At Mayo Clinic, there is such a thing as a free lunch

Poor clinician well-being can affect patient care

Mayo Clinic has launched a comprehensive program to combat physician burnout—and in this case, there really is such a thing as a free lunch, Molly Gamble reports for Becker's Hospital Review.

Burned-out doctors are "impaired," says Mayo Clinic President and CEO John Noseworthy. "They're at risk for increased medical errors, turnover, and suicide. They are at risk for decreased professionalism, patient satisfaction, and productivity."

And the problem is getting worse. According to a Mayo Clinic survey, 54 percent of doctors show at least one symptom of burnout, a marked increase from recent years. And Mayo Clinic is "not immune," Noseworthy says. A 2015 survey found that 40 percent of the system's doctors reported at least one symptom of burnout.

Can a time bank beat physician burnout? Stanford thinks so.

Fighting burnout

In 2007, Mayo Clinic launched an initiative to better understand and address physician burnout by leveraging its expertise in internal medicine, psychiatry, psychology, and other specialties.

Clinic researchers have found several factors that correlate with physician burnout, including poor leadership. For instance, Mayo found that half of the variation in staff members' overall satisfaction results from leadership traits of department chairs.

The lesson, Noseworthy says, is that leadership matters. "Leaders who show humble interest in the well-being of staff make a huge difference," he explains. Mayo Clinic is working with senior leaders to help them understand how their approach affects physician job satisfaction.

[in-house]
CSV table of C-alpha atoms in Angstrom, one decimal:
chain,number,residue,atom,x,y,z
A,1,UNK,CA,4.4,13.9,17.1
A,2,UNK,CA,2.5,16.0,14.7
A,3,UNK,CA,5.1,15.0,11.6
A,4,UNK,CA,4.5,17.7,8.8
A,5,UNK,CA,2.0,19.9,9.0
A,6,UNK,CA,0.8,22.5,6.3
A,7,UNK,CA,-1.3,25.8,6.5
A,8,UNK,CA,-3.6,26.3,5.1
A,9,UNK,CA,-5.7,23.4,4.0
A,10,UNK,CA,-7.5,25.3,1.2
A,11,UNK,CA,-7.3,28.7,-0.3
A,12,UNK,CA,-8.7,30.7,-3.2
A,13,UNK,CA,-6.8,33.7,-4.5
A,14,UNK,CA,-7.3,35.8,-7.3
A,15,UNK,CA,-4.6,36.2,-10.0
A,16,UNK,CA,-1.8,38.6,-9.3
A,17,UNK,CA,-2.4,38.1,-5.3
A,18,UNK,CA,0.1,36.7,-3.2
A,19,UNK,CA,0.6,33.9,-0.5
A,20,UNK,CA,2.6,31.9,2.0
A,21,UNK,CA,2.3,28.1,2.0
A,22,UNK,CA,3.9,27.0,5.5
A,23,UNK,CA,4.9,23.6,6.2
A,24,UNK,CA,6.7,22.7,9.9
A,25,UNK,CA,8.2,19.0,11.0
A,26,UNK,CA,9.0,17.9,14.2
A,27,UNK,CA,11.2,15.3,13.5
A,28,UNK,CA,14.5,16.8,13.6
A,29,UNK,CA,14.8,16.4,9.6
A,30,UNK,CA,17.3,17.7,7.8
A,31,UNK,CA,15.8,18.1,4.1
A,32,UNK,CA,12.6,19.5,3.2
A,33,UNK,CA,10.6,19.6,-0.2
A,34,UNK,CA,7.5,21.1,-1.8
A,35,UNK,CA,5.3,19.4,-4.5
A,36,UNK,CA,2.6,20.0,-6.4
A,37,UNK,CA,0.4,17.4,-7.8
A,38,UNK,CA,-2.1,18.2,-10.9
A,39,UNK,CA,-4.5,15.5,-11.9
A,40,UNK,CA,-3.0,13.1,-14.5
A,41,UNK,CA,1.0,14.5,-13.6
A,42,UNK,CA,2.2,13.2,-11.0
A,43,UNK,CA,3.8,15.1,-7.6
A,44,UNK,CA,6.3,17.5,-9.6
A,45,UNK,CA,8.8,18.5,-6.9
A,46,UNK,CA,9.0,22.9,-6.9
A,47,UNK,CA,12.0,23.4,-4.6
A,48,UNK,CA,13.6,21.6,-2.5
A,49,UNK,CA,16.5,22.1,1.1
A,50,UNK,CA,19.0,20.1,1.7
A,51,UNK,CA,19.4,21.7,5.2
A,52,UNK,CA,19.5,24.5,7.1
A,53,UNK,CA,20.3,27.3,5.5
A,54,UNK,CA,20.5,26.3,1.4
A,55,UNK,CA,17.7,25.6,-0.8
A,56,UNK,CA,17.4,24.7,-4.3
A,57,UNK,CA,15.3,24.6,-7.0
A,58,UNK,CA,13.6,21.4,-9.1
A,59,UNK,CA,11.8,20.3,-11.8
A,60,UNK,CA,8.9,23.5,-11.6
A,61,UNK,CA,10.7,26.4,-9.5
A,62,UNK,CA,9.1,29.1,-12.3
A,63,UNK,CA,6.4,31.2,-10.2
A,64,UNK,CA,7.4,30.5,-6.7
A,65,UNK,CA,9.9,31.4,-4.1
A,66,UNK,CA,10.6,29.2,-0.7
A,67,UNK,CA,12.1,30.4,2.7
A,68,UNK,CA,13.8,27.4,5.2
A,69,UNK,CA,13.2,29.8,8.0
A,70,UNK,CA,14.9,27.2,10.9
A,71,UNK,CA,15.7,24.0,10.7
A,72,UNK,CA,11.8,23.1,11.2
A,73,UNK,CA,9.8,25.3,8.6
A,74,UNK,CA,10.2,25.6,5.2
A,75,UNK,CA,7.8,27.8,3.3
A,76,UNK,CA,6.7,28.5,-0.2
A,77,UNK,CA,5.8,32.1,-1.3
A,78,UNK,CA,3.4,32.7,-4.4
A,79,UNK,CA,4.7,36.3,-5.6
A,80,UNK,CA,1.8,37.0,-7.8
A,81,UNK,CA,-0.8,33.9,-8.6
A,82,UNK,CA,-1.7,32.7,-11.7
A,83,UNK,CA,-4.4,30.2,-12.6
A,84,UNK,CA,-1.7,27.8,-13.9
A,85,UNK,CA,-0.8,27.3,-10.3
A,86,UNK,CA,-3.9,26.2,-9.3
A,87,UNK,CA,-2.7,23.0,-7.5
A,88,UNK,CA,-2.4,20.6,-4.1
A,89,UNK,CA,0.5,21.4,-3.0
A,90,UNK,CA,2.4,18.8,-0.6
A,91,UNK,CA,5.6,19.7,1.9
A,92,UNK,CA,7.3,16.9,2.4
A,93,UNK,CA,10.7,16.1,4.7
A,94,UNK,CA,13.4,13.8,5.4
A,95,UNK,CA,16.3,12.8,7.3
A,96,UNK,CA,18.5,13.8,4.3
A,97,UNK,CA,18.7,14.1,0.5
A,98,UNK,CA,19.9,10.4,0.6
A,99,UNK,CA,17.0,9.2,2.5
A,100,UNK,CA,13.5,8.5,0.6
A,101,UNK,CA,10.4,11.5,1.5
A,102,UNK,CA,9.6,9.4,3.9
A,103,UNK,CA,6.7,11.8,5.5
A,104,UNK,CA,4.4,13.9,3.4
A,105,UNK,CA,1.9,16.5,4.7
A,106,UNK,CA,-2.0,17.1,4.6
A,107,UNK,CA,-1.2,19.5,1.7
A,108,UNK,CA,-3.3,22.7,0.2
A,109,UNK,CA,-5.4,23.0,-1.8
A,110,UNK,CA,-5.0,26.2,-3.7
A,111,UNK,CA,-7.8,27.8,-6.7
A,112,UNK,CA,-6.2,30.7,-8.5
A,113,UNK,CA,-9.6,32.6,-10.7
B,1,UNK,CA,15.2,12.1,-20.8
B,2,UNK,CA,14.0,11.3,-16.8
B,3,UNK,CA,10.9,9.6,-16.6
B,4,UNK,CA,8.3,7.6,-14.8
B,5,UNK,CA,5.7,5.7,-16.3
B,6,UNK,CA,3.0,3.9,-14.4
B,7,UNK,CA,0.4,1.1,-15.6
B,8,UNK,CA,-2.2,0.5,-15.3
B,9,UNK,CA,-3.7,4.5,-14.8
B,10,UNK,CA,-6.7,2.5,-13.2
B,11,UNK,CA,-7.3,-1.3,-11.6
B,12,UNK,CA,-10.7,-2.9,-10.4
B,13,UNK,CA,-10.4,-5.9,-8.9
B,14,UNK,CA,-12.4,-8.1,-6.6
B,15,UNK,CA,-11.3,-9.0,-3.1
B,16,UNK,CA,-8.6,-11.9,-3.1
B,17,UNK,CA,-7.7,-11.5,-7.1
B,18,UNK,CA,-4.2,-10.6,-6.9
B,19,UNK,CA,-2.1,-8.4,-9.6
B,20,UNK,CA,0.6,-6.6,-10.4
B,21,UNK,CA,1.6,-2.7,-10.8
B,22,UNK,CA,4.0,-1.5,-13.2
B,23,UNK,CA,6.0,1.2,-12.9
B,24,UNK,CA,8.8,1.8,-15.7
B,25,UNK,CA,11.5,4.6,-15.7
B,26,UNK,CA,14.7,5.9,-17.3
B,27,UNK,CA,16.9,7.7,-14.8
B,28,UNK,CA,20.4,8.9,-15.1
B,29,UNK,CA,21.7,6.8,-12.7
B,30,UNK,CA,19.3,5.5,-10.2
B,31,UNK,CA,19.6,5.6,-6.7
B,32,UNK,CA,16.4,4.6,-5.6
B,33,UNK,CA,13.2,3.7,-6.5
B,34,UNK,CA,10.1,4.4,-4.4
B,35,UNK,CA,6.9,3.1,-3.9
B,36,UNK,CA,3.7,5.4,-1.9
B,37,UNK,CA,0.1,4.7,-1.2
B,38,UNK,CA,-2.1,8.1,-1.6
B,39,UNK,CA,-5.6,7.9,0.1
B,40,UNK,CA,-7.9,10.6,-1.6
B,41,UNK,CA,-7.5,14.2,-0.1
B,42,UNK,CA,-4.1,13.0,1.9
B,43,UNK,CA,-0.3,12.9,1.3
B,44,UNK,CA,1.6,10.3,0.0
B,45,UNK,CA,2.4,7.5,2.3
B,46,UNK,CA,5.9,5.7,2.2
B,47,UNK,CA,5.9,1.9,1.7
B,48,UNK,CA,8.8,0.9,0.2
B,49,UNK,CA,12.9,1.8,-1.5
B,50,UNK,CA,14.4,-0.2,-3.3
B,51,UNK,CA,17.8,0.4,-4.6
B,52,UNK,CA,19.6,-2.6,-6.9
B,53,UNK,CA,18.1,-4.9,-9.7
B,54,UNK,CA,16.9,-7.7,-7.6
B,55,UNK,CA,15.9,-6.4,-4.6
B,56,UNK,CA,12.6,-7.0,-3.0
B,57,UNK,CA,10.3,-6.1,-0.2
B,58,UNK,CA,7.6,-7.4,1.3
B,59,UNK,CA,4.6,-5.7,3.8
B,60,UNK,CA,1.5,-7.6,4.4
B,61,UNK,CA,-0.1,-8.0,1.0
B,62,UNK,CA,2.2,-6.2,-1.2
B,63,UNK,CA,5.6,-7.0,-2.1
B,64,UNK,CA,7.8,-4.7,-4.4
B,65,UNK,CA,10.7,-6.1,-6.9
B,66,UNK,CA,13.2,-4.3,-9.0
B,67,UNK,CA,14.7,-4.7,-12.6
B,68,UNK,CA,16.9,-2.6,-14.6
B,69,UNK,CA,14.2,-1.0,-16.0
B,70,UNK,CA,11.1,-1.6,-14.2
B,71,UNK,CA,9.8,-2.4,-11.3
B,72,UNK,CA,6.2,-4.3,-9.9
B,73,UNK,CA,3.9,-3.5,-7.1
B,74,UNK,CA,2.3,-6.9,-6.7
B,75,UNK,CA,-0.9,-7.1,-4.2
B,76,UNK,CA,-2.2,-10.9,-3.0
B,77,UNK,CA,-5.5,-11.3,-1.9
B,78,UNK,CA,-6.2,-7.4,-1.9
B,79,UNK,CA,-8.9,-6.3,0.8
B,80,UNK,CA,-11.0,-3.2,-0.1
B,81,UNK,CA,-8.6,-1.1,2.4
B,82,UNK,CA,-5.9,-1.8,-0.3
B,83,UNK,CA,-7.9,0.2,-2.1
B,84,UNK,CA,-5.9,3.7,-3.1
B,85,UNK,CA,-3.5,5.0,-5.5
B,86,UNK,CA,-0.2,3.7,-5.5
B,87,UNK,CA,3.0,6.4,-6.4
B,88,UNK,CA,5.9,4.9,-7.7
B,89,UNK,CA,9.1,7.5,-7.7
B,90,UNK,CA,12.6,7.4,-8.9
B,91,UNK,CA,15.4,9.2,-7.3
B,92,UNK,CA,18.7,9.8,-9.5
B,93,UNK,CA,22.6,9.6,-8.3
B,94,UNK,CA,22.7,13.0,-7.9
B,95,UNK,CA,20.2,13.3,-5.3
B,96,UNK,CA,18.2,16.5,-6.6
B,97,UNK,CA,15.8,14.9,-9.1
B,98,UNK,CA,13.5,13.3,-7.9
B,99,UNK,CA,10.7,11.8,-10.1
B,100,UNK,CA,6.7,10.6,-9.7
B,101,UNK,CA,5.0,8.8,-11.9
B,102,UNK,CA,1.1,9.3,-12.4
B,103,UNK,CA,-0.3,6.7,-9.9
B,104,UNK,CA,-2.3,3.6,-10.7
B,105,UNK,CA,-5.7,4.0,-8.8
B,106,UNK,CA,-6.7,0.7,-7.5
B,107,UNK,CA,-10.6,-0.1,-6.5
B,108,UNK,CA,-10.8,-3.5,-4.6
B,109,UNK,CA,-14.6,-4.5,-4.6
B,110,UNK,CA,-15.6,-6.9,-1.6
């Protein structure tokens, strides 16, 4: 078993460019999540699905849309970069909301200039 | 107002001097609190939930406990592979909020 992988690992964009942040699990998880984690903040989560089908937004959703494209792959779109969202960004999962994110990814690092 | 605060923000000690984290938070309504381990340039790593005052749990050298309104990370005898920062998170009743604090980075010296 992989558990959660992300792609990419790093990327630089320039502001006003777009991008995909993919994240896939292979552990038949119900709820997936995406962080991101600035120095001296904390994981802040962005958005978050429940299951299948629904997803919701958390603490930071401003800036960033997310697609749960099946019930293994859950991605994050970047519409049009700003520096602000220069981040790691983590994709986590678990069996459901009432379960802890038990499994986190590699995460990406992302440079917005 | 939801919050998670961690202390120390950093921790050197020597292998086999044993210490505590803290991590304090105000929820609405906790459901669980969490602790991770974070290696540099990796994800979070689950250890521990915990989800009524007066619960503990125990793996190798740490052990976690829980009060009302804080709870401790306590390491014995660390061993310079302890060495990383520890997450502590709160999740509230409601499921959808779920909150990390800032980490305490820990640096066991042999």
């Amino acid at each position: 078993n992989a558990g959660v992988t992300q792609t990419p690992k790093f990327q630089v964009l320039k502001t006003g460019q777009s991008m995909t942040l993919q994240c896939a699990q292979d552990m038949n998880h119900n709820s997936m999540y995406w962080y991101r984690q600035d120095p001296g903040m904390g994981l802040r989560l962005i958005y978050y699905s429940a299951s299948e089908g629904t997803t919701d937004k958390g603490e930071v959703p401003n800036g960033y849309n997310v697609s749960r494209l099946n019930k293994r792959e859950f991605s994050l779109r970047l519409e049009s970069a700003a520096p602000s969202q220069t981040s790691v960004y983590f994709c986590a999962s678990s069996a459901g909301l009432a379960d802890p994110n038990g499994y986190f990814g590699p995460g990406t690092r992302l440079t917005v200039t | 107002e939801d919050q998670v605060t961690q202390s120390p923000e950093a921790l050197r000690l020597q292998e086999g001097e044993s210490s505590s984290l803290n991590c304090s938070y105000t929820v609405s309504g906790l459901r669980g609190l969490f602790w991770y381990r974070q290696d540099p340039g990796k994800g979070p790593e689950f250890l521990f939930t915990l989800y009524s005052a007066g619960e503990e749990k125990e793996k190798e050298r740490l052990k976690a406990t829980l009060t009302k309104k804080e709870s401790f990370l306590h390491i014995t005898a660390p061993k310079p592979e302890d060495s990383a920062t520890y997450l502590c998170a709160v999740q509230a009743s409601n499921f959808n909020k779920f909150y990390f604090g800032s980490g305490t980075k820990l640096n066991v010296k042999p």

But Noseworthy also says that physicians need to take responsibility for managing their own well-being—and Mayo Clinic is giving them tools to help them do that. The clinic offers several wellness resources, such as:

  • Resiliency training;
  • Coaching;
  • Mindfulness stress-reduction programs;
  • Massage therapy; and
  • Fitness classes.

Going to lunch

Mayo is also trying more novel approaches, such as encouraging physicians to share meals together. According to two randomized controlled trials, eating a meal together:

  • Enhances physicians' sense of meaning;
  • Reduces burnout; and
  • Helps create a sense of community.

The Clinic now has a system-wide program that literally takes doctors out to lunch. All 4,100 physicians at the system are eligible. Under the program, groups of five or six doctors go out to lunch every two weeks. They spend 15 minutes discussing their experiences as physicians and the remainder of the meal talking about anything they want. Mayo Clinic picks up the check.

In the year since the program was launched, 950 doctors have participated.

"Our doctors have said, 'If you're dumb enough to pay me to have lunch with my friends, I'll certainly go,'" Noseworthy quips. "But it actually works to build collegiality" and has helped "turn the tide" in the fight against burnout, he says (Gamble, Becker's Hospital Review, 5/3).

Physician burnout is becoming an epidemic. How do we stop it?

Over 50 percent of physicians now report having at least one symptom of burnout. There is a never-ending supply of data and stories about this phenomenon online—but a recent Mayo Clinic study that links burnout to the likelihood of FTE reduction caught our eye.

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